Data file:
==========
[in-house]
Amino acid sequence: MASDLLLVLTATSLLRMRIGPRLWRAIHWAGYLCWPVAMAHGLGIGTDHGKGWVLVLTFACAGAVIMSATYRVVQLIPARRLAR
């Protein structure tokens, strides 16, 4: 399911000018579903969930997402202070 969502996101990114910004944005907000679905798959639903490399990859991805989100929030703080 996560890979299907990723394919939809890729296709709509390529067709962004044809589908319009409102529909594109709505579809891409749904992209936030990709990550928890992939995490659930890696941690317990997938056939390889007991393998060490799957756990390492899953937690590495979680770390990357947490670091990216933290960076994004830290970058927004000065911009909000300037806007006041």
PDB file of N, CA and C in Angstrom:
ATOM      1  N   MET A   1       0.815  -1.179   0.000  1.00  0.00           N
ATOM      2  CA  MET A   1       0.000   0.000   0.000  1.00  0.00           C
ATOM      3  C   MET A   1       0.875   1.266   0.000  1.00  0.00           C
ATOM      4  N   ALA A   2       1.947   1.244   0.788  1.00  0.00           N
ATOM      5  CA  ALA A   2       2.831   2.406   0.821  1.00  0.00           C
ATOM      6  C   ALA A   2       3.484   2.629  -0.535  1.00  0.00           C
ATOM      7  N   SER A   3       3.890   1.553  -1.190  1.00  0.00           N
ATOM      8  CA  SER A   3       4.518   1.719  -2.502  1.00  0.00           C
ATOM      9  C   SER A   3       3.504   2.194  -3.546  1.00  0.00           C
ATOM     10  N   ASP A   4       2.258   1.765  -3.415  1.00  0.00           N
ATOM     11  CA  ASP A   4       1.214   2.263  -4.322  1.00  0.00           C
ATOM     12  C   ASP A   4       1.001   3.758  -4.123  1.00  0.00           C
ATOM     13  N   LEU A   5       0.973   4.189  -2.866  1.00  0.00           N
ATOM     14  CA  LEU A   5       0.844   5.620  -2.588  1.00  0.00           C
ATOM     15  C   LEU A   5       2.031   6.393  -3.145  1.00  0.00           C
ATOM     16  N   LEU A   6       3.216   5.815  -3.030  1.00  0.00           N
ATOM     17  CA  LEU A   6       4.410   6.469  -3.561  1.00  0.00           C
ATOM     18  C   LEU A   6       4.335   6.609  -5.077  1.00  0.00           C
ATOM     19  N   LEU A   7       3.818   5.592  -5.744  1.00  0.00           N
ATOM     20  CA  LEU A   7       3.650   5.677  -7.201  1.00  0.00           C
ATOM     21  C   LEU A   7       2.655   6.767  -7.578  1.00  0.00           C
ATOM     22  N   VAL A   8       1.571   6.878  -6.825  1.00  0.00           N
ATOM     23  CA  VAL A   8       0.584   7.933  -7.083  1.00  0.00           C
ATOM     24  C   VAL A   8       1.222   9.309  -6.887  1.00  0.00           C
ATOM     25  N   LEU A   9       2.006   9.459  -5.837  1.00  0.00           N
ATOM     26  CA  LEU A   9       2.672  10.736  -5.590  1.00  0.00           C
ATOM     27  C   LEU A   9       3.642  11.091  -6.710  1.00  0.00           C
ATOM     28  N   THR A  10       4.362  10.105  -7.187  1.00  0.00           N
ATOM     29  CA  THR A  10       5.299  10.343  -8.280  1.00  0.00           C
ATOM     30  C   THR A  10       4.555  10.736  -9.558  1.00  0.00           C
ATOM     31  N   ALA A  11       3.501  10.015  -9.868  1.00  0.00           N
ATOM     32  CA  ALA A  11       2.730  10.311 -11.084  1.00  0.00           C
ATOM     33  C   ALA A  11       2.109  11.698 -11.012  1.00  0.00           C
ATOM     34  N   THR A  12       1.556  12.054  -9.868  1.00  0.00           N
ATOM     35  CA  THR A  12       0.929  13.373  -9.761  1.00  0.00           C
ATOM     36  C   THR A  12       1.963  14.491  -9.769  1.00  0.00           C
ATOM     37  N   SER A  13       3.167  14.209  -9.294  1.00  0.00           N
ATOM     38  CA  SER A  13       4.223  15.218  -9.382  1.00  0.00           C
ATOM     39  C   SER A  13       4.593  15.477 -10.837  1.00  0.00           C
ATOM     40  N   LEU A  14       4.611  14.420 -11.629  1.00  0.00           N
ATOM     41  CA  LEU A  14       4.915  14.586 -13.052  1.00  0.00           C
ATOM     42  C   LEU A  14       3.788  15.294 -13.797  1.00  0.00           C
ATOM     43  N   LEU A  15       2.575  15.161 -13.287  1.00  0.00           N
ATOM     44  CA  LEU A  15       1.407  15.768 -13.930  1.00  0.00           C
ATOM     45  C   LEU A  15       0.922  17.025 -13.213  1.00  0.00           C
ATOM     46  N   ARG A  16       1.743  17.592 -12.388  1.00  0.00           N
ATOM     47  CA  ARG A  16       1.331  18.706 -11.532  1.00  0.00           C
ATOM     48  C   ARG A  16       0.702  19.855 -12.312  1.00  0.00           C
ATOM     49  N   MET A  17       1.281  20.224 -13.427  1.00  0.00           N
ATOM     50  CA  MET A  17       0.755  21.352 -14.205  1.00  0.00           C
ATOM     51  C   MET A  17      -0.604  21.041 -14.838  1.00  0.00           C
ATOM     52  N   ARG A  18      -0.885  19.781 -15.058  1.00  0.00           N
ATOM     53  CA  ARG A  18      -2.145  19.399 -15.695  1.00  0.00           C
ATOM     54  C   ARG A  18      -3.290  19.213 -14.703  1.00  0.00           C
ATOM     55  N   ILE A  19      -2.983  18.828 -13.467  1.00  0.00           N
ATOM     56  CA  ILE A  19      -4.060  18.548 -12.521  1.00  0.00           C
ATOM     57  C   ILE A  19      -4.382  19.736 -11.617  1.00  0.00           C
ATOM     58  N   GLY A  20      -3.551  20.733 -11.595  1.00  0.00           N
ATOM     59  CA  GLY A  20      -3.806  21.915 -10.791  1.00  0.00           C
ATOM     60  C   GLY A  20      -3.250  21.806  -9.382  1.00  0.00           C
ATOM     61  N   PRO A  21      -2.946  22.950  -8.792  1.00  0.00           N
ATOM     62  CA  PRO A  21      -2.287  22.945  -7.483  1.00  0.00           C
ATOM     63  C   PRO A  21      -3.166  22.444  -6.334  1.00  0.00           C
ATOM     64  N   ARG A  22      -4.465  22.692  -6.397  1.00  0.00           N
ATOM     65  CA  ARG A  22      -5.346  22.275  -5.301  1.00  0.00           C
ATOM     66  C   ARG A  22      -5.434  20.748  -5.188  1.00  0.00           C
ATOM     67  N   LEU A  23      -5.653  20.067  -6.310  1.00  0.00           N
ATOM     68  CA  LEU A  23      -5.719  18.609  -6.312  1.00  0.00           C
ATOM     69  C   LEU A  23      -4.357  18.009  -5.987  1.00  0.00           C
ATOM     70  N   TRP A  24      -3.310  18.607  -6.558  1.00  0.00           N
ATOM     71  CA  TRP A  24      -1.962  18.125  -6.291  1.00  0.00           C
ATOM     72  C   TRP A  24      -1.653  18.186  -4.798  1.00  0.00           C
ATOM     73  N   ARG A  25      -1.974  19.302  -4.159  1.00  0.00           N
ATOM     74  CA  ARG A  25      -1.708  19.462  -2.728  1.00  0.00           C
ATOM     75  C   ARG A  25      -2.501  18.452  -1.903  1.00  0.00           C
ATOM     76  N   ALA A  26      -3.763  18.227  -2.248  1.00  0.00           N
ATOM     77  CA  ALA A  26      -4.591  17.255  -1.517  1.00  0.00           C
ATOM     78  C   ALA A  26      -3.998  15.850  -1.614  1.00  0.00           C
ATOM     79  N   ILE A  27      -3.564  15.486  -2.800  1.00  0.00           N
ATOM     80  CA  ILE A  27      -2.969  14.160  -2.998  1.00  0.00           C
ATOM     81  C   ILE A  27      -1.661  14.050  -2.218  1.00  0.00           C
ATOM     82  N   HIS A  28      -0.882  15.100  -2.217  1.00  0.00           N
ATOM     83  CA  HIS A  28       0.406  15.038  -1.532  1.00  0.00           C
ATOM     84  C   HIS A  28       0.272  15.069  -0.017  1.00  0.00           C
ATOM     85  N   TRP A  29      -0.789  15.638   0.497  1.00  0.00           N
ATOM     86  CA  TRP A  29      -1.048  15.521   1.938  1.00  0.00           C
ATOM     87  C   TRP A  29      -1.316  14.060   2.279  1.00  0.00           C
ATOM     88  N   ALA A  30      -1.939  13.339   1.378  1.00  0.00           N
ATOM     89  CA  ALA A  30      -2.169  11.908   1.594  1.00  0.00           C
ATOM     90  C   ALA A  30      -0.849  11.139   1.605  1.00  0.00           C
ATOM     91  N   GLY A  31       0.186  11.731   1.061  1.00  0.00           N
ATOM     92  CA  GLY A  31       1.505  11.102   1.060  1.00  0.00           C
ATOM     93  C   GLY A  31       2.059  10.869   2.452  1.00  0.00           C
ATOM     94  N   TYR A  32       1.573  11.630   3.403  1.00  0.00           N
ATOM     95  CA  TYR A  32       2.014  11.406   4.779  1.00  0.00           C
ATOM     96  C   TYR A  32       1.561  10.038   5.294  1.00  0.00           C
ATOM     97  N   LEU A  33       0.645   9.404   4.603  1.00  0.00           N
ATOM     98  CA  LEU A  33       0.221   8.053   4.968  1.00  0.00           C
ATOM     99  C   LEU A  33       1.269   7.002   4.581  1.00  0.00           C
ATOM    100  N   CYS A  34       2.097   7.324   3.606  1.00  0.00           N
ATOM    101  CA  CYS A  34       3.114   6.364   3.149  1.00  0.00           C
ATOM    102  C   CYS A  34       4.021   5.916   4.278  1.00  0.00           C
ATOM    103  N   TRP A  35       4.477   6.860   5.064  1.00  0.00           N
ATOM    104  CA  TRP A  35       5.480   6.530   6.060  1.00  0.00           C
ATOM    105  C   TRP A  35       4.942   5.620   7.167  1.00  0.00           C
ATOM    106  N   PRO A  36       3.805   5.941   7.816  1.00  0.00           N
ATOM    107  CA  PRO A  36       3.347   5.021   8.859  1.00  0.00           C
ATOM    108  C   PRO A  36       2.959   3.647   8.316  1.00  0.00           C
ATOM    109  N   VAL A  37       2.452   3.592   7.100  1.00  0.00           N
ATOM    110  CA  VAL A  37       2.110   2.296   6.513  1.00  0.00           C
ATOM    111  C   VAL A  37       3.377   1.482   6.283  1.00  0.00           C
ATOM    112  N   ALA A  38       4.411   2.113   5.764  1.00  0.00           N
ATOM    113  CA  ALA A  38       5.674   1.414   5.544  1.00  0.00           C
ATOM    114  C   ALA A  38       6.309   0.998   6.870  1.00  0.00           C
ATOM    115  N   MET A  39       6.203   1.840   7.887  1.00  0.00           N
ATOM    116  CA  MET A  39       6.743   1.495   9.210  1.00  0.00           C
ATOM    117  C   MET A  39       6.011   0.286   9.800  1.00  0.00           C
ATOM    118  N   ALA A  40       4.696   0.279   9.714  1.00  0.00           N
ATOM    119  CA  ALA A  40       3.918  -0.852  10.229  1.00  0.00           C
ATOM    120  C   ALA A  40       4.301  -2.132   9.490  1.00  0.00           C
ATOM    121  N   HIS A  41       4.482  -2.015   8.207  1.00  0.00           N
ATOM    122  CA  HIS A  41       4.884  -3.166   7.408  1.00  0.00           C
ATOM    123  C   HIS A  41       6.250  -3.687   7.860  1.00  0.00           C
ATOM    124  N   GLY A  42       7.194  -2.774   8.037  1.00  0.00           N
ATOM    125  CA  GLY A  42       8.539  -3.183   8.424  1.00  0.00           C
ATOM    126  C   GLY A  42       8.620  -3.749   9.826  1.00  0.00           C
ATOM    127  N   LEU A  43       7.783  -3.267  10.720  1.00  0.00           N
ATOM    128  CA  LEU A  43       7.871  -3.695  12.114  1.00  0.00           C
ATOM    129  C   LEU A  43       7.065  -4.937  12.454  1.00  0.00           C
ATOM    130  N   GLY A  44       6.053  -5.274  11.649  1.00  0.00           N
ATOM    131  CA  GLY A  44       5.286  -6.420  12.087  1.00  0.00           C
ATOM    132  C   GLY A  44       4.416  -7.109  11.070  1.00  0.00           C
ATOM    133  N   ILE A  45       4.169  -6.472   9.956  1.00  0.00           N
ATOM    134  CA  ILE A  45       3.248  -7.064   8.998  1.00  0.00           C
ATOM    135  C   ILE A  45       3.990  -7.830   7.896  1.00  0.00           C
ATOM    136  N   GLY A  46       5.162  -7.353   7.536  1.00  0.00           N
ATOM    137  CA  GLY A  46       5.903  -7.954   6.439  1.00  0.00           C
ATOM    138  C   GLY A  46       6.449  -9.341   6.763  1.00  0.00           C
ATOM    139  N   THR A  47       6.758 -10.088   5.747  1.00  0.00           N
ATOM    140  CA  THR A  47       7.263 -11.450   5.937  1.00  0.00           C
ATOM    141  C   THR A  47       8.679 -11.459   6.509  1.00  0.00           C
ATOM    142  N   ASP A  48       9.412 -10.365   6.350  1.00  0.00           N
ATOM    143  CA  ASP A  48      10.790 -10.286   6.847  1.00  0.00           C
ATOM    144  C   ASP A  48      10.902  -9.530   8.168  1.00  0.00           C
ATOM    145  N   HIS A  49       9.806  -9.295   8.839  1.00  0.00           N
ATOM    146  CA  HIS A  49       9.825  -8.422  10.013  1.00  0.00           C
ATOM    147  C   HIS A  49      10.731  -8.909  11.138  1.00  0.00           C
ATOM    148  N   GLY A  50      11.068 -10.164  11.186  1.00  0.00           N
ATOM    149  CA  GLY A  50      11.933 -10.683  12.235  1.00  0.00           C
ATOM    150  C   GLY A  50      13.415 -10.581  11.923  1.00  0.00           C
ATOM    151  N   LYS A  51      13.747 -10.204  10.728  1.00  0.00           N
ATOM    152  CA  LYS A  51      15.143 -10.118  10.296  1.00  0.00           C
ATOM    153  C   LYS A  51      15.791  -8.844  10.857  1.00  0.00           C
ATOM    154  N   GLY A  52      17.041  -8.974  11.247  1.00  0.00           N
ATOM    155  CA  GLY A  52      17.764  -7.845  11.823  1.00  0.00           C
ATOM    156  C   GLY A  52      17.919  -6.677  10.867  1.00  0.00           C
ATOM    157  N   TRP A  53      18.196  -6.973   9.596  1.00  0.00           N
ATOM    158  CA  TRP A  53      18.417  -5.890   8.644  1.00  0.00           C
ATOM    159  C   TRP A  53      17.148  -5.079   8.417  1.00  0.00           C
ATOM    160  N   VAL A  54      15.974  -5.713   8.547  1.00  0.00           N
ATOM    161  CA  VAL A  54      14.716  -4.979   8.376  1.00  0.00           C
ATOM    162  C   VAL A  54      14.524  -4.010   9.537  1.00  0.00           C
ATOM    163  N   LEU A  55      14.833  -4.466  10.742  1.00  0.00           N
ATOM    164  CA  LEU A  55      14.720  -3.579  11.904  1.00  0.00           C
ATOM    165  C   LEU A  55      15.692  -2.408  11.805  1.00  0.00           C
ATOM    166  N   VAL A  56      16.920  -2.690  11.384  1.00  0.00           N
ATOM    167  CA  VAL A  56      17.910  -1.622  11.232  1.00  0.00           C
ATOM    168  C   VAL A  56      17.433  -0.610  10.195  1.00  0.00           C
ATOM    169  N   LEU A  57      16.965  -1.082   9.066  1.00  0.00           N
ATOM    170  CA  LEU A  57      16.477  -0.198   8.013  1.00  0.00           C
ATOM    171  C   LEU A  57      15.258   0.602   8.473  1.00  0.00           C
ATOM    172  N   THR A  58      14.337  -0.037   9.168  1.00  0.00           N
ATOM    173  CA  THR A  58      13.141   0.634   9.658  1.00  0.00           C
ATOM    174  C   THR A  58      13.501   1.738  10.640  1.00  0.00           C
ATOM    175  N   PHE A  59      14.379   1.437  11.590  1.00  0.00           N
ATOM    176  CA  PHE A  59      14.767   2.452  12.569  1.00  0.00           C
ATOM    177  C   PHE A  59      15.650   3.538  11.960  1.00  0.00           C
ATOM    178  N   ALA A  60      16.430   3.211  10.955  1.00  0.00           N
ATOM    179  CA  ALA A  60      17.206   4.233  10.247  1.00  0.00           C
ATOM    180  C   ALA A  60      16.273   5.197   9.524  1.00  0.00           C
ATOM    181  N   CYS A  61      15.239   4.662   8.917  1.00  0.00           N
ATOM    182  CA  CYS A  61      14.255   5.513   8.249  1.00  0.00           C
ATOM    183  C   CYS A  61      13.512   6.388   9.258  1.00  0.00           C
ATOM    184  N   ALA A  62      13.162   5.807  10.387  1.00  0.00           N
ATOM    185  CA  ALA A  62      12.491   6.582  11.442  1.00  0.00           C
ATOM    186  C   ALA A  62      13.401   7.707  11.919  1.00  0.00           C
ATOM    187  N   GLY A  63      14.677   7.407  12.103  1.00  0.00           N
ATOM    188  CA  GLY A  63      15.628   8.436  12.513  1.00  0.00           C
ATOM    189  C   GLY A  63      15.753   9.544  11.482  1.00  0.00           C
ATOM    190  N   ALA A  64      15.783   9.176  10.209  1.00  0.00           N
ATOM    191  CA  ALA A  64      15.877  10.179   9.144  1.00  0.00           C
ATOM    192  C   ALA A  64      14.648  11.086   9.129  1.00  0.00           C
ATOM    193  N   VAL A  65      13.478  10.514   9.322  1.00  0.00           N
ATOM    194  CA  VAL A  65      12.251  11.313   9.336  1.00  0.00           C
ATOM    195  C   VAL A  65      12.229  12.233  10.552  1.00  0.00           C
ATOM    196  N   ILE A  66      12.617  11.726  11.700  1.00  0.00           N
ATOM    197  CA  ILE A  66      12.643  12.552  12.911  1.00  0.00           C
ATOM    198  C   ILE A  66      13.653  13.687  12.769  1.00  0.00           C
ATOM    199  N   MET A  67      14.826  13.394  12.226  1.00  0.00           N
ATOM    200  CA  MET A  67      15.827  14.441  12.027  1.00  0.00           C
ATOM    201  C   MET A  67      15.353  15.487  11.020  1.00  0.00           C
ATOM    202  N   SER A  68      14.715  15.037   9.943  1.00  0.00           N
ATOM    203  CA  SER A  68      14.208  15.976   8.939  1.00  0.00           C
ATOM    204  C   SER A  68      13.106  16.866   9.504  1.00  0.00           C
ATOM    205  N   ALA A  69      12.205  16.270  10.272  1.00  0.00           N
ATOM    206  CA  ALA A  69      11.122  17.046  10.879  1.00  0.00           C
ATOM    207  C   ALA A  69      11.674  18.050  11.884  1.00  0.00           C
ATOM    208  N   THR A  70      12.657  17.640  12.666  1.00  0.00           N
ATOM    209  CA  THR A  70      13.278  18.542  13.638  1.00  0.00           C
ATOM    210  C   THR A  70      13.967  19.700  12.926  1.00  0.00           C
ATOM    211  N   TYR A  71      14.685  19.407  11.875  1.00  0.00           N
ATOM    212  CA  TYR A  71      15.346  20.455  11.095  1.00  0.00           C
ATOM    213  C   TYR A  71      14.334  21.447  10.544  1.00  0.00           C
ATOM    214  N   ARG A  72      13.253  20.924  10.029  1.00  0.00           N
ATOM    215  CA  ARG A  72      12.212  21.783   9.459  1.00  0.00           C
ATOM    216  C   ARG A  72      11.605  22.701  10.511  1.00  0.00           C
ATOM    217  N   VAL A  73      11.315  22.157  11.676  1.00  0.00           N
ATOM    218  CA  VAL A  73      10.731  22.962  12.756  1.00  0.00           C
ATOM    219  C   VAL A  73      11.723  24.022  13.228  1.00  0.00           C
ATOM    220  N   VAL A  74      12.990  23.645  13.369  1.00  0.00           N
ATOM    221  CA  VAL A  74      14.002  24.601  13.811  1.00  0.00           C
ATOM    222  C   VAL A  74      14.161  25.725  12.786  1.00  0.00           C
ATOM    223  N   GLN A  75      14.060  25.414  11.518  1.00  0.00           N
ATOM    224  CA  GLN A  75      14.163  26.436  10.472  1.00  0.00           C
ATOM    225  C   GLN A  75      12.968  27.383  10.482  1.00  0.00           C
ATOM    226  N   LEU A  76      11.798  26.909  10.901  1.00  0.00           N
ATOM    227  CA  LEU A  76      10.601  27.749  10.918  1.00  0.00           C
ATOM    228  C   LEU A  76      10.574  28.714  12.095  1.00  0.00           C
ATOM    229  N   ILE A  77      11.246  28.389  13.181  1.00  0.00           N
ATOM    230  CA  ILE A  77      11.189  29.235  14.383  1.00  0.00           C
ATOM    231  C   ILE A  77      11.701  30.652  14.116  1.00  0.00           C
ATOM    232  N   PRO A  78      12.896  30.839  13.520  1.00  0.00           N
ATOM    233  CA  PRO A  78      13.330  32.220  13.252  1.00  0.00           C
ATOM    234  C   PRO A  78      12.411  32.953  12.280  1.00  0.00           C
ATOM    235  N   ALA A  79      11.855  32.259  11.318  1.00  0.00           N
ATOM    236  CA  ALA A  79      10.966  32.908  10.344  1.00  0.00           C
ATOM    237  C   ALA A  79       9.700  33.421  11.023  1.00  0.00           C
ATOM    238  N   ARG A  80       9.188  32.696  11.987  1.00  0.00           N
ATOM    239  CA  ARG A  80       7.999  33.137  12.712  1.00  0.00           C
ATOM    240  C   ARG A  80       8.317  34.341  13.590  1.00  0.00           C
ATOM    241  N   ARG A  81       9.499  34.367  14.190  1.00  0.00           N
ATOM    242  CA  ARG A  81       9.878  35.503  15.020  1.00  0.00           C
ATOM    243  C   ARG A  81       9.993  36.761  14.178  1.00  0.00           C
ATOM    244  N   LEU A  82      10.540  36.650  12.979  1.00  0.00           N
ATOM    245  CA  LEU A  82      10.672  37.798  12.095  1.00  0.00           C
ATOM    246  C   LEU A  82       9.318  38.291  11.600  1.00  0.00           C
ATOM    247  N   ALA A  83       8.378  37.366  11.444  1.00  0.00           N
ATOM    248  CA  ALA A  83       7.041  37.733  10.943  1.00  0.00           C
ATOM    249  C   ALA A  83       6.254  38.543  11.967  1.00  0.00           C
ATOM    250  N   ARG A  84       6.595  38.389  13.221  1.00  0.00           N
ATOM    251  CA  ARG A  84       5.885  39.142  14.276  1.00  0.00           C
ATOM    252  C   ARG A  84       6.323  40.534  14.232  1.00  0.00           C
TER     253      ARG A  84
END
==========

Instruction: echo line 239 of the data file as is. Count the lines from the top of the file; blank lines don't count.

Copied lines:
ATOM    235  N   ALA A  79      11.855  32.259  11.318  1.00  0.00           N